4. #12
    Moderator
    Join Date
    Jul 2001
    Location
    San Antonio, Texas; USA
    Posts
    2,363
    Mentioned
    0 Post(s)
    Tagged
    0 Thread(s)
    sadly it seems as if the phillapino's have 'hunted' their reefs to the verge of extinction with their collection practices. They aer cyanide bombers, and don't realize while it may make a fish easy to catch, the fish usually dies, and they irrepreably damage the reef around it.

    Most importers will not bring in livestock from the phillipines anymore, in hopes the pressure will yield to better collection practices. Hopefully, the phillipines will can the industry all together for the next 20 years and allow their beleagured reefs to re-build.
    \"Maybe in order to understand mankind, we have to look at the word itself: \"Mankind\". Basically, it\'s made up of two separate words - \"mank\" and \"ind\". What do these words mean ? It\'s a mystery, and that\'s why so is mankind.\" ~ Jack Handey

  5. #13
    Tropical Fish Enthusiast jimscott's Avatar
    Join Date
    Nov 2003
    Location
    Western New York
    Posts
    18,768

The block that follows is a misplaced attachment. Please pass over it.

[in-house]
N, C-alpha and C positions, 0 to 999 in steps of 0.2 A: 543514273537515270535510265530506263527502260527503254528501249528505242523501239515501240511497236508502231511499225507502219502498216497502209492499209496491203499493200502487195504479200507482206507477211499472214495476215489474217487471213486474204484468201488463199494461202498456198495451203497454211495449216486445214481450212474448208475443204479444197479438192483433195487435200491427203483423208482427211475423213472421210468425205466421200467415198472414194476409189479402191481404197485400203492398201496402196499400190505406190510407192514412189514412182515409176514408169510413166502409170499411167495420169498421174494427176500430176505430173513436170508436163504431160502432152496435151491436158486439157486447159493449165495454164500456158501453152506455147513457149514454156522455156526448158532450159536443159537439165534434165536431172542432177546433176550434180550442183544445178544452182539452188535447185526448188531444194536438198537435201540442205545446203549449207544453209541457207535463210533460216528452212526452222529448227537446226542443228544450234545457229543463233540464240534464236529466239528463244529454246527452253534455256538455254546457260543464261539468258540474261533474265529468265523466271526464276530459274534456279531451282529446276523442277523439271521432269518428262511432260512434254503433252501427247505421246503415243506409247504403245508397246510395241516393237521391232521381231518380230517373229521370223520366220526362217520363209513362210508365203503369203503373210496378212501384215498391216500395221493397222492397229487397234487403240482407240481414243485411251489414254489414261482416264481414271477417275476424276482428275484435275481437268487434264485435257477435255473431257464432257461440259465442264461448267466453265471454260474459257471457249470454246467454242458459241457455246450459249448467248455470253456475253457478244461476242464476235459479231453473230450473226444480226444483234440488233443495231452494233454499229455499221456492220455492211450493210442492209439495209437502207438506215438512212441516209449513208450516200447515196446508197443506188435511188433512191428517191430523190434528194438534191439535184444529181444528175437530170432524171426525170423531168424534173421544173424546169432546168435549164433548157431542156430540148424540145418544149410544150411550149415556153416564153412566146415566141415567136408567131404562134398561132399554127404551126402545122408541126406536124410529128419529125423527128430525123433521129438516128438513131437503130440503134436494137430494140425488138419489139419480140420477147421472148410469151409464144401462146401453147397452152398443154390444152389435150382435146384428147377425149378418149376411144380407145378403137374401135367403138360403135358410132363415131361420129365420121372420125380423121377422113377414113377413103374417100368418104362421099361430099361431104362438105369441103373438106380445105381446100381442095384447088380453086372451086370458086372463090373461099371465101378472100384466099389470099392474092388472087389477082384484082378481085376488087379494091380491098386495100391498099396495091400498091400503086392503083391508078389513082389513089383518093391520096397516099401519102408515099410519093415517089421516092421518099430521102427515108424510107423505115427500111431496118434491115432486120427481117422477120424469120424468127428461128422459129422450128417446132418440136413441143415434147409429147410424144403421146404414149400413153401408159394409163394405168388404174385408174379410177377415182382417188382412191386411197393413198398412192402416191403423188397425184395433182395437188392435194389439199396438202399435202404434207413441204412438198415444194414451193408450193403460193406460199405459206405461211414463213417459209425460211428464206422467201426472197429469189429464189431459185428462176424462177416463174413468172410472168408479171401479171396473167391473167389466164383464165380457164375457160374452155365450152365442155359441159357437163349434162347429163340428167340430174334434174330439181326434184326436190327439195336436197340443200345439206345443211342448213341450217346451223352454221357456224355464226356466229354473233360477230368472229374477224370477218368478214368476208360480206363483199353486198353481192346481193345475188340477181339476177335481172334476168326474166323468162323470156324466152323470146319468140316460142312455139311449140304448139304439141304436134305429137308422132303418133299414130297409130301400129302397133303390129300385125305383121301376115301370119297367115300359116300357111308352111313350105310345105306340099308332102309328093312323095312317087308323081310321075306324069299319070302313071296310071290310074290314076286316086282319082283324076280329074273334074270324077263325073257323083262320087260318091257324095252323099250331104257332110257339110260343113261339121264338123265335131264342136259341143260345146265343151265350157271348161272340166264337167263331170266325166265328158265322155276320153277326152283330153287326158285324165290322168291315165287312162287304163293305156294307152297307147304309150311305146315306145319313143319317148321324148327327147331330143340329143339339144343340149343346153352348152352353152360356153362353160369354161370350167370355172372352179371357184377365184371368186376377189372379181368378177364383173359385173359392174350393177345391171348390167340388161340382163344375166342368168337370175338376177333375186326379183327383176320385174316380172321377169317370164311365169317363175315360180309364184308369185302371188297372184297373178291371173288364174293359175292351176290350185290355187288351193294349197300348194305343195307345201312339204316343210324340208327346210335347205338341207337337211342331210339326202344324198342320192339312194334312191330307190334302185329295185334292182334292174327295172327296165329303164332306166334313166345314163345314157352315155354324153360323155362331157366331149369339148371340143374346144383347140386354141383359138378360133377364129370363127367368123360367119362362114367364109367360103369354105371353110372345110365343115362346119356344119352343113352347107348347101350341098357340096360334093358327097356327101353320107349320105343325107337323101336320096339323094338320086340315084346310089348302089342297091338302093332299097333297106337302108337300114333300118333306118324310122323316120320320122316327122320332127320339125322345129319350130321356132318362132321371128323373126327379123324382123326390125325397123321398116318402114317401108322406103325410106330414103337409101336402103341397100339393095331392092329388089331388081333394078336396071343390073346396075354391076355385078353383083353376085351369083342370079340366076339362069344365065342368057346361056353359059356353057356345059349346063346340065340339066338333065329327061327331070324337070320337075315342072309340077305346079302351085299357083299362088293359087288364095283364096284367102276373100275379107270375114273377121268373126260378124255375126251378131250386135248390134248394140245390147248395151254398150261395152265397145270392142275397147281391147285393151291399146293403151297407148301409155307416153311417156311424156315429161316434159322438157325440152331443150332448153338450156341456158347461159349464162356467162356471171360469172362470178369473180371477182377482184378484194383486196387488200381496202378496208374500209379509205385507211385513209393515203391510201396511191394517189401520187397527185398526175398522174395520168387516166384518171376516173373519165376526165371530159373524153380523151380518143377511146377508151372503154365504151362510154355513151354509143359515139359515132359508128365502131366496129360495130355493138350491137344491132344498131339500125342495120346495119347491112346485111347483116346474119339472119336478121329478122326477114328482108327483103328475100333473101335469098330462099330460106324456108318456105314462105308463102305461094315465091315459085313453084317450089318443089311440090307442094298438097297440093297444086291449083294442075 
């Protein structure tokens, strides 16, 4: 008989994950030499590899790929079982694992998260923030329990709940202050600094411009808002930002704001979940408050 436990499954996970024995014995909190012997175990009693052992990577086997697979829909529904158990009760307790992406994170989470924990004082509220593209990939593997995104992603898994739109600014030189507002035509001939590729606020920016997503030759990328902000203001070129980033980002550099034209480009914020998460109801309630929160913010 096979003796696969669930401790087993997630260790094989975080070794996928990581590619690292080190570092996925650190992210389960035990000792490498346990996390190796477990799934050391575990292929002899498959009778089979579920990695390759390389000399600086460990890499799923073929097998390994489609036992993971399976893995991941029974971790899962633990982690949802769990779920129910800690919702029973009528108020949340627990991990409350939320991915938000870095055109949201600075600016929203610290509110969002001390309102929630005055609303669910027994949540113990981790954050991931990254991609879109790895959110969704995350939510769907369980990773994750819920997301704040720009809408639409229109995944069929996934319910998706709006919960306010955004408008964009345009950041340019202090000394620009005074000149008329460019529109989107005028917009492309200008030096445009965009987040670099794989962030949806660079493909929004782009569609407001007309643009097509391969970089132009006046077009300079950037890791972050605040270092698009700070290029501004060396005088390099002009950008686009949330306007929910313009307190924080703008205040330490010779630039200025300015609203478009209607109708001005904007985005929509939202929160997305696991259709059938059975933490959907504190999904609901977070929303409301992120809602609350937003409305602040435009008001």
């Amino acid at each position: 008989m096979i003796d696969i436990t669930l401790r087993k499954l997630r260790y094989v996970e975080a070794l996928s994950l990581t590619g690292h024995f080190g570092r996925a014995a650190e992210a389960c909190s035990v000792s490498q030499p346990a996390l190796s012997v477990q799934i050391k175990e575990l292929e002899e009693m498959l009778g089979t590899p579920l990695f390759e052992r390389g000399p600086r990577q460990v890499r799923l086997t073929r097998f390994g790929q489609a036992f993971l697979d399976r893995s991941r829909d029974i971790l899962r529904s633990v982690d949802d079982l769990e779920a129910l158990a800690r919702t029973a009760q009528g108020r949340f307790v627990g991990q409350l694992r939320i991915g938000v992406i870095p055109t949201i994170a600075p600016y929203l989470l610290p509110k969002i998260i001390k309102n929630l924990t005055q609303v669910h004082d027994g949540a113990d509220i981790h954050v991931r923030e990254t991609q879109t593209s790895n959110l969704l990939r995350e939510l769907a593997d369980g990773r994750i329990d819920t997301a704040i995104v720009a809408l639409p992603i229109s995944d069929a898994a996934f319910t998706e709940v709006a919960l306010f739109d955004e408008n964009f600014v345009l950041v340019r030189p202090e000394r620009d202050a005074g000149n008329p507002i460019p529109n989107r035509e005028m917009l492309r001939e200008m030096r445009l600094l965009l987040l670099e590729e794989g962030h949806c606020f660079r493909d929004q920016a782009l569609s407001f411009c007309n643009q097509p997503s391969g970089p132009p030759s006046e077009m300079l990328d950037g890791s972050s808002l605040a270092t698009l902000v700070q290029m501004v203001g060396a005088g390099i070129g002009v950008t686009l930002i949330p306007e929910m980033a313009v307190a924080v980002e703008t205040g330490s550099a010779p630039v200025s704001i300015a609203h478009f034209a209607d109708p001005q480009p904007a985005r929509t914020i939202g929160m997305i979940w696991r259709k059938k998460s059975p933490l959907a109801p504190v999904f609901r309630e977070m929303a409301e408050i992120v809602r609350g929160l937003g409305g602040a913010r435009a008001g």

Mentioned
    1 Post(s)
    Tagged
    0 Thread(s)
    Last I knew there have been attempts to rebuild reefs, artificially. But it may be too little too late. As with the clownfishes, I believe there have also been attempts to do "tank-raised" damsels. Who knows - maybe there will be more success in this area, akin to the Florida fishfarms and what the folks in Singapore have done with freshwater fish. We can only hope.

  6. #14
    Moderator
    Join Date
    Jul 2001
    Location
    San Antonio, Texas; USA
    Posts
    2,363
    Mentioned
    0 Post(s)
    Tagged
    0 Thread(s)
    in recent years there have been great successes in tank raising quite a few species of salt water fish. The ones that remain elusive, are the ones such as the lion, that go through a planktonic state of existence... kind of hard to re-create the level of precision needed for that.

    UPDATE: Tank is completely cycled.

    Nitrates: barely registering
    Nitrites: Not registering on the kit at all. 0.0
    PH: 8.6 (perfect for reef)
    Amonia: Non existent. 0.0
    Salinity: 1.023 (need to adjust to 1.022) but other than that, oh happy day.
    \"Maybe in order to understand mankind, we have to look at the word itself: \"Mankind\". Basically, it\'s made up of two separate words - \"mank\" and \"ind\". What do these words mean ? It\'s a mystery, and that\'s why so is mankind.\" ~ Jack Handey